Family of New Jersey woman who died of overdose still trying to sue Rochester Drug Cooperative
Rochester Democrat and Chronicle
The family of a New Jersey woman who died of an opioid overdose is pushing to continue its lawsuit against Rochester Drug Cooperative, or RDC, as the drug distributor seeks bankruptcy protection.
Lawyers for the women’s family want to extricate their legal action from the bankruptcy proceedings, and allow the litigation to move forward in New Jersey with RDC’s insurers responsible for any possible award payments.
RDC has closed down and is selling its properties in the Rochester area and in New Jersey. Once one of the nation’s leading wholesale pharmaceutical drug distributors, RDC morphed into a pipeline for dangerous opioids and last year was the first opioid distributor criminally charged as a drug-trafficking operation.
Those criminal charges led to an agreement with federal authorities, which included a $20 million fine, but RDC could never regain its financial footing and is now seeking bankruptcy protection.
At the time of the RDC bankruptcy filing in March, the family of Sarah Fuller, a New Jersey woman who died of an overdose in 2016, was seeking to add RDC to a lawsuit against companies and businesses the family holds responsible for Fuller’s death, including the drug manufacturer, and the pharmacy where it was sold.
Fuller overdosed on Subsys, a prescription fentanyl spray which was intended for pain-ridden cancer sufferers but, despite its highly addictive potency, was prescribed to others, while making its manufacturers and distributors wealthy. Fuller suffered from continuing pain after two automobile accidents.
Rochester Drug Cooperative and its former chief executive officer, Laurence Doud III, “put the health of the general public, including Sarah Fuller, in grave danger out of pure greed,” the attorneys alleged in earlier court papers.
Seeking insurer assets
The Fuller family has settled with others who had been sued but “still patiently await their day in court for RDC,” say court papers filed in bankruptcy court in Rochester.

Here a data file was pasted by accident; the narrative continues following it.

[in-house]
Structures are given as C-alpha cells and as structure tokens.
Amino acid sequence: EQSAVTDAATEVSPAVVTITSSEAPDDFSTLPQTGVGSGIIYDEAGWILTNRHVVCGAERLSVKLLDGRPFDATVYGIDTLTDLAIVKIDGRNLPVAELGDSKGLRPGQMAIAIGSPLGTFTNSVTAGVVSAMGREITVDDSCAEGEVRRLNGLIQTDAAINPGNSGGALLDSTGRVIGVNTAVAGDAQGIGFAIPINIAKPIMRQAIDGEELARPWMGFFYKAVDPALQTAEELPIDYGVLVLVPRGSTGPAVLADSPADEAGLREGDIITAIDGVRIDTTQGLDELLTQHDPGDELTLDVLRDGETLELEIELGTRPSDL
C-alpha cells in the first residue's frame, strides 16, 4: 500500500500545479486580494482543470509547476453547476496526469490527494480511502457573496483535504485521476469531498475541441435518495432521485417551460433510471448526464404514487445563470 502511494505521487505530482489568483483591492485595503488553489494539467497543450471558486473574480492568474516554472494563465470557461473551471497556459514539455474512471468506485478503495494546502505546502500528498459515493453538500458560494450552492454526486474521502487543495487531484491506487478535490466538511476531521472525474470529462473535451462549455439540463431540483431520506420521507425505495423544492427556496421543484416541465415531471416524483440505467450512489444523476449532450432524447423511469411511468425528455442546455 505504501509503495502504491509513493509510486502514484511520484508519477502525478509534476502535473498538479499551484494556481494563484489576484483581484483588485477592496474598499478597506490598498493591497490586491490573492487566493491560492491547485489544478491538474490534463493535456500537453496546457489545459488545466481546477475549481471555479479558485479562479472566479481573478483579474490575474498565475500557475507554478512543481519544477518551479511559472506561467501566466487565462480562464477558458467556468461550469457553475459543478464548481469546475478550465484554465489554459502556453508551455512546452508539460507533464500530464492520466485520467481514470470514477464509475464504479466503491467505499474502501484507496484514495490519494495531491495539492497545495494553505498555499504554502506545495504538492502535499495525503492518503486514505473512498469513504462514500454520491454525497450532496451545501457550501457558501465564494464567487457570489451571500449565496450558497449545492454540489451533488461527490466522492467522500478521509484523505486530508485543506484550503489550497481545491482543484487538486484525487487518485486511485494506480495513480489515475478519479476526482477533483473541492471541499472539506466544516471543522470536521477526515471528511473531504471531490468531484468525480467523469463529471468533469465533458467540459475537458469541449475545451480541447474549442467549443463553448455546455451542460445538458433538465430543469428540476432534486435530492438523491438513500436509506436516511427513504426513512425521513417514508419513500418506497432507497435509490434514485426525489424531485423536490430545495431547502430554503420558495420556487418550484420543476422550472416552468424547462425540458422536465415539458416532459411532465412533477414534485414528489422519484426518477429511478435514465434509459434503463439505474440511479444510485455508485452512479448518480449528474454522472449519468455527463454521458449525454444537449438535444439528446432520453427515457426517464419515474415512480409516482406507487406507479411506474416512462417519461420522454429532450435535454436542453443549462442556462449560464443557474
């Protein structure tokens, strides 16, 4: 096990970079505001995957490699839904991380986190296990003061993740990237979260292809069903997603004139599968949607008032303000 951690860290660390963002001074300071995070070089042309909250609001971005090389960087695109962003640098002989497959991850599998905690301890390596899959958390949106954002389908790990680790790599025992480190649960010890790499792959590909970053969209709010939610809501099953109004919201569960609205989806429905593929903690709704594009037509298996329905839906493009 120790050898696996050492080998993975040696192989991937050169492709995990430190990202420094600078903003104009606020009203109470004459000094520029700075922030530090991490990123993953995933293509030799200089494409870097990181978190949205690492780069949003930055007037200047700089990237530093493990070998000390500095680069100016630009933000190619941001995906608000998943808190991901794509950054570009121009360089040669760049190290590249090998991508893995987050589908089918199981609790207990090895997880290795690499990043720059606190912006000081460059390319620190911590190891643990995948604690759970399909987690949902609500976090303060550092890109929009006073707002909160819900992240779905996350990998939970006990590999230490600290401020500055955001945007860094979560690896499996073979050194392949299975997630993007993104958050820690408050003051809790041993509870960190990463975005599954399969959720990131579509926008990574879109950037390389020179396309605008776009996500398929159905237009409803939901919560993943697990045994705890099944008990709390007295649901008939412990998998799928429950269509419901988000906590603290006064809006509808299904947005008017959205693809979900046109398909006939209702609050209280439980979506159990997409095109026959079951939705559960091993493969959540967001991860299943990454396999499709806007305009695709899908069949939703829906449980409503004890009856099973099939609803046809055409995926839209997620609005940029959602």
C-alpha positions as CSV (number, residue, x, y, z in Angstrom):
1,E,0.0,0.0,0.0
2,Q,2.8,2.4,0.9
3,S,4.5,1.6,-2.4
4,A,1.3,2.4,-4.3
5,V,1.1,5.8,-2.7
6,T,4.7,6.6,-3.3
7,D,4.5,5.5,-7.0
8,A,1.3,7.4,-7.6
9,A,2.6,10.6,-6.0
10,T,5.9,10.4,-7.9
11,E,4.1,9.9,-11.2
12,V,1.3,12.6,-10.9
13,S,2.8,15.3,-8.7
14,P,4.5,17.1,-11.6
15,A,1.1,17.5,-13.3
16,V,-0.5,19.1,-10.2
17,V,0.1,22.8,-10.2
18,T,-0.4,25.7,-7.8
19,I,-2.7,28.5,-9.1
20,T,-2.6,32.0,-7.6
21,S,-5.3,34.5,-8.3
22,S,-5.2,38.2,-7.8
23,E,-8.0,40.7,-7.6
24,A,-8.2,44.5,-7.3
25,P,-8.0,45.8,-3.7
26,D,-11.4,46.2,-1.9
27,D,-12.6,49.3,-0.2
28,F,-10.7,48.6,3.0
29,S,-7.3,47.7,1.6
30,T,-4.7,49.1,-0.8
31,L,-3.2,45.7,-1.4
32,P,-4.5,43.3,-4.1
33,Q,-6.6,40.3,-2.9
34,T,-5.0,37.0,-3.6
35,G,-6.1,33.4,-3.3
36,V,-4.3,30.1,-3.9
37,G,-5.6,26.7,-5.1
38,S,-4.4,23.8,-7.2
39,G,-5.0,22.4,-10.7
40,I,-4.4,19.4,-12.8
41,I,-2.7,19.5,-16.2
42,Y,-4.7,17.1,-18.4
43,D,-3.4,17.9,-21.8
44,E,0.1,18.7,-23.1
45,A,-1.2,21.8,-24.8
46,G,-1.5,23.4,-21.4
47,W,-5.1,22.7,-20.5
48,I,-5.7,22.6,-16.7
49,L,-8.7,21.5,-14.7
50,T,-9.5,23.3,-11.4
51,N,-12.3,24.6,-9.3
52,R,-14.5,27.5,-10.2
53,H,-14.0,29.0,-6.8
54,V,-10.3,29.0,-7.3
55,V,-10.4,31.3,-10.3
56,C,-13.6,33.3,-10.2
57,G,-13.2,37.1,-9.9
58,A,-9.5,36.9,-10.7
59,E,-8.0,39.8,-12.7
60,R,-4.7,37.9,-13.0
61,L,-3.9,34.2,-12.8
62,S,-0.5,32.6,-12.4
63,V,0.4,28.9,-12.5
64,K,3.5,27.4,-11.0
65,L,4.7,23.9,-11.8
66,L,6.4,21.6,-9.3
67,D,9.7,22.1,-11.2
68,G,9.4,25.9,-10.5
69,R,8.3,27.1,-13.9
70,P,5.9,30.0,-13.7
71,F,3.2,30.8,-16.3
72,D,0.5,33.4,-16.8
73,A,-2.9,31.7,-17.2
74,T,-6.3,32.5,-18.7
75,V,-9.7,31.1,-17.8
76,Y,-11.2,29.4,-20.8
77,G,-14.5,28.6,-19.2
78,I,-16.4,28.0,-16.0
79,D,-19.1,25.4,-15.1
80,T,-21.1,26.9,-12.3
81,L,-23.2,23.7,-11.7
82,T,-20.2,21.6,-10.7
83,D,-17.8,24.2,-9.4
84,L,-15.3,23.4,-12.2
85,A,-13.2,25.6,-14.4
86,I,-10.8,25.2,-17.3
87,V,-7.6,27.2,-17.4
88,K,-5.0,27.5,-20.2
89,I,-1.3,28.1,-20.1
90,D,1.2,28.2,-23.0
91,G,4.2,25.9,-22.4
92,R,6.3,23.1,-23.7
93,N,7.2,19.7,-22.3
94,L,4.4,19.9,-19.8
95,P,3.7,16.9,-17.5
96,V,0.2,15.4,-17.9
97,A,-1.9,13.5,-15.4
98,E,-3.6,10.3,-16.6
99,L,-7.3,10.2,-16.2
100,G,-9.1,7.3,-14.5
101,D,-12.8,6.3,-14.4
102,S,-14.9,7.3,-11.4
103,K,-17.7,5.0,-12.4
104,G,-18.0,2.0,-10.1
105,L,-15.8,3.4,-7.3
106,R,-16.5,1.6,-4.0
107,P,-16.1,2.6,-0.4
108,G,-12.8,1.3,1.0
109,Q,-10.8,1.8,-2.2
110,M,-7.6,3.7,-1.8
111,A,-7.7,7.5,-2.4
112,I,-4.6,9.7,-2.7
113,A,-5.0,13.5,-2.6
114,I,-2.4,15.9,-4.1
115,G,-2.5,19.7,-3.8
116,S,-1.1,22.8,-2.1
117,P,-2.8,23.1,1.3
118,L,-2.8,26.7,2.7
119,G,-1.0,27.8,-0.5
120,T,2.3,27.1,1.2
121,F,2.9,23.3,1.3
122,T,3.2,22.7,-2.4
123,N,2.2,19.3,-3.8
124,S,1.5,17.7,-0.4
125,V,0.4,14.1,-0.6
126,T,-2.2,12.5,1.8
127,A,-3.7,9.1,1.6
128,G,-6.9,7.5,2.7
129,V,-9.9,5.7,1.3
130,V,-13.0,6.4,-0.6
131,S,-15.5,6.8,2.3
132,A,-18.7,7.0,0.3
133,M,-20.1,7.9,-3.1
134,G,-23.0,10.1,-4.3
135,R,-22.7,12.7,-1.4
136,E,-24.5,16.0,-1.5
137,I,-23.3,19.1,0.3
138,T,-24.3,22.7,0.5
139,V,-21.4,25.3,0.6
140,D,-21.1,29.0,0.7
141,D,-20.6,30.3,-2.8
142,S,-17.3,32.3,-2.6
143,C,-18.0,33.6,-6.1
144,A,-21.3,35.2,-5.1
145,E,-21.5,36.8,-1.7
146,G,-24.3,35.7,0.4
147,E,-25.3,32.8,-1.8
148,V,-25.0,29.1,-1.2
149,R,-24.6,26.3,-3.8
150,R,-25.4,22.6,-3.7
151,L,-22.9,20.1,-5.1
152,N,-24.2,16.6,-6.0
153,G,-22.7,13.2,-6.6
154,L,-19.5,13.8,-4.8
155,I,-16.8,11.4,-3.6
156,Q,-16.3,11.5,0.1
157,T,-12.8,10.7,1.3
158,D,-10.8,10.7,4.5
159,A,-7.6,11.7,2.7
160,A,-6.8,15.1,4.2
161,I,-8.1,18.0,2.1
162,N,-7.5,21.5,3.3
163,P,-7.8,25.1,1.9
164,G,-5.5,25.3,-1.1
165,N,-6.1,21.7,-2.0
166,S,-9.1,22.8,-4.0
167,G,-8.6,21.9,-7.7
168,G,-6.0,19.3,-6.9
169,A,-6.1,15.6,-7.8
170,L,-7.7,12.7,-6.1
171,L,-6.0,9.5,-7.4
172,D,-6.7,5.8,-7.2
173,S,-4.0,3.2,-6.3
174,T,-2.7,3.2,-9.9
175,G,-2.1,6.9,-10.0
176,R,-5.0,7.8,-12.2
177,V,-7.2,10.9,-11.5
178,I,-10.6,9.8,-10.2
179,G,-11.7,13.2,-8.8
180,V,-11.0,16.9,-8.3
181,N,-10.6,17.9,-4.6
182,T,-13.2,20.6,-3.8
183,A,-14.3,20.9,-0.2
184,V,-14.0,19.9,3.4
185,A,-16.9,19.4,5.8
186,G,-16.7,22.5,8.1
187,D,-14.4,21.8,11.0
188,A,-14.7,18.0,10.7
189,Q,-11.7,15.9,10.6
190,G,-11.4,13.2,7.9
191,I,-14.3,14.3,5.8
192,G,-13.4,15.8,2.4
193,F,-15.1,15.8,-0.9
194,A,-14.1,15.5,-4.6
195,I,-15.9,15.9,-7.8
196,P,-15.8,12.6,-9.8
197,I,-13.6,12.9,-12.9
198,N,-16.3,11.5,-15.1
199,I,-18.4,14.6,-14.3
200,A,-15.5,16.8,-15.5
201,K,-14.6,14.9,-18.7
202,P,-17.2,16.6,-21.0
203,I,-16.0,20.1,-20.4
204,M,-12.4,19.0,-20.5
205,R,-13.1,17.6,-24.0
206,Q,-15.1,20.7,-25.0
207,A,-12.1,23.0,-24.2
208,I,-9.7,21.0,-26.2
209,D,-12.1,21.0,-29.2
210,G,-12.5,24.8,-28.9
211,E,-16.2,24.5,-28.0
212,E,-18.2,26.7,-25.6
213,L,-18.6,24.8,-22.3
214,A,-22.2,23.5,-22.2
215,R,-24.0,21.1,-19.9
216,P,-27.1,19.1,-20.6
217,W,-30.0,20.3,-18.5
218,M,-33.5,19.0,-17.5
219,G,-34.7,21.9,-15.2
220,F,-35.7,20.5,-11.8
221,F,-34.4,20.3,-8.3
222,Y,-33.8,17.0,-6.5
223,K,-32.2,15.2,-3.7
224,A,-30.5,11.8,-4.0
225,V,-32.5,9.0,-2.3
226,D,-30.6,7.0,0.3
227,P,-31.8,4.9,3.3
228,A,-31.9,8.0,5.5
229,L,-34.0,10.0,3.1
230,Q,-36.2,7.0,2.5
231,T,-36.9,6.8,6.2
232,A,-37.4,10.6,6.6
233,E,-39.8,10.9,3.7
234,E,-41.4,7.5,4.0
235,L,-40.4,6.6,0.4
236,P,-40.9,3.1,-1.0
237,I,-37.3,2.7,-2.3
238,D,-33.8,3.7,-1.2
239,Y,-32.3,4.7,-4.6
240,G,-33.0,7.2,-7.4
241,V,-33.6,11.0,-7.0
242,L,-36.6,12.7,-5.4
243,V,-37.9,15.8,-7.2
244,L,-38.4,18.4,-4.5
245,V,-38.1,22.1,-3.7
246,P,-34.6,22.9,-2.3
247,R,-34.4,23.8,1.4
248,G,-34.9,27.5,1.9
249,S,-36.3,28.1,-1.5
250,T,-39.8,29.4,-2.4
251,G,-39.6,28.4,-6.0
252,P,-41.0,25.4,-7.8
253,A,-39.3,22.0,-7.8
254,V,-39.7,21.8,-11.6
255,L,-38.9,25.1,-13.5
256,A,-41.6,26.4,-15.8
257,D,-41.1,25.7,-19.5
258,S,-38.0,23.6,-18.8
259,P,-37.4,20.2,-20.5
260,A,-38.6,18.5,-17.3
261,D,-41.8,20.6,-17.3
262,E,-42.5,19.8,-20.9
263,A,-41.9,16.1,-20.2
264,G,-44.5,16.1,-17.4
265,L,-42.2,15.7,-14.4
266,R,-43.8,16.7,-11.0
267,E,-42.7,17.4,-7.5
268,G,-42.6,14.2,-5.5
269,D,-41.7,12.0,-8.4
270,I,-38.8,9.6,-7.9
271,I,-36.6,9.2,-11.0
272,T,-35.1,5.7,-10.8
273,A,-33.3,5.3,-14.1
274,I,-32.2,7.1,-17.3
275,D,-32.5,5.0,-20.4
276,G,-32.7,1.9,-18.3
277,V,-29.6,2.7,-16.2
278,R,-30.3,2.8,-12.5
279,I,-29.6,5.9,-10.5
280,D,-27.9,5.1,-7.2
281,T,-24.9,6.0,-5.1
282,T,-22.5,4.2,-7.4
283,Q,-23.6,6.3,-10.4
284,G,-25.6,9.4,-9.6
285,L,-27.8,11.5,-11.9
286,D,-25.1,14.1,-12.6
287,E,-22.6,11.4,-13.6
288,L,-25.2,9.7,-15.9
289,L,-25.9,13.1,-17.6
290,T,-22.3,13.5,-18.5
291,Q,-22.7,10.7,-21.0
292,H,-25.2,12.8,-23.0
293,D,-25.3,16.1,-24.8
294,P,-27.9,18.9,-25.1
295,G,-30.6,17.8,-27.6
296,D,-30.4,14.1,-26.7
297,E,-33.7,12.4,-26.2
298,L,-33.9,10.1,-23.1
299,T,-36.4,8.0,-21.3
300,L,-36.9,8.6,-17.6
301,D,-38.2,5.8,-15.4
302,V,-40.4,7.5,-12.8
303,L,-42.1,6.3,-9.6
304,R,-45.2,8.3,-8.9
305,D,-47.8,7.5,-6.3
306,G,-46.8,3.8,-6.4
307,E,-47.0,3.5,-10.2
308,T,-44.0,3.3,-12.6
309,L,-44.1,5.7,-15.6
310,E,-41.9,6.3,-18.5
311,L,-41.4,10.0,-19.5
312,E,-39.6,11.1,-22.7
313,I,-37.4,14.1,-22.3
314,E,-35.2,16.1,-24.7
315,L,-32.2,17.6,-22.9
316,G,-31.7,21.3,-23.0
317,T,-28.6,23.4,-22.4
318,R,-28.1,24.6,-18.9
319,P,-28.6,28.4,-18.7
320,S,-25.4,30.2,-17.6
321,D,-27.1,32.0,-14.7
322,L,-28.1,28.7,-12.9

“The Fuller family is only seeking permission to pursue (RDC’s) insurer and that insurer’s assets,” Devin Palmer, a Rochester lawyer representing the Fuller family, wrote in the papers.
Lawyers for RDC declined to comment Tuesday.
In a court filing Tuesday, attorneys for RDC opposed the bid to separate a Fuller family claim from the pending bankruptcy, saying such a move would require attorneys to redirect resources from the bankruptcy court to defense of a civil suit against RDC.
“This diversion of resources would be an expensive administrative burden on the (RDC) bankruptcy estate,” the attorneys wrote.
As well, the RDC lawyers wrote, there is no assurance that the insurance company would pay the entirety of an award to the Fuller family.
The Fuller attorneys think otherwise, saying the insurance policy would likely pay out any award arising from a Fuller lawsuit against RDC.
“We don’t want to get stuck in this bankruptcy morass,” said Richard Hollawell, a New Jersey attorney who represents the Fullers. “… With RDC, they have insurance for breaches of reasonable care, for being negligent.
“It’s really a negligence-based claim that we’re alleging they did not meet the standards that they needed to meet as a distributor with checks and balances,” he said.
A Long Island-based pharmacy, Linden Care, was one of RDC’s largest customers — possibly even its largest — and sold Sarah Fuller the drugs that killed her.
Court papers show that Michael Babich, the former chief executive officer of the company Insys Therapeutics, has said that RDC was a central player in an illicit Subsys pipeline that included salespeople and pharmacists. Insys manufactured Subsys.
Last year Babich was convicted of racketeering after a trial that focused on how Insys bribed medical practitioners to distribute Subsys when it was medically unnecessary. Subsys is considered 100 times more powerful than morphine.
Bankruptcy court has scheduled a hearing for Friday on the legal request from the Fuller family.
Contact Gary Craig at firstname.lastname@example.org or at 585-258-2479. Follow him on Twitter at gcraig1.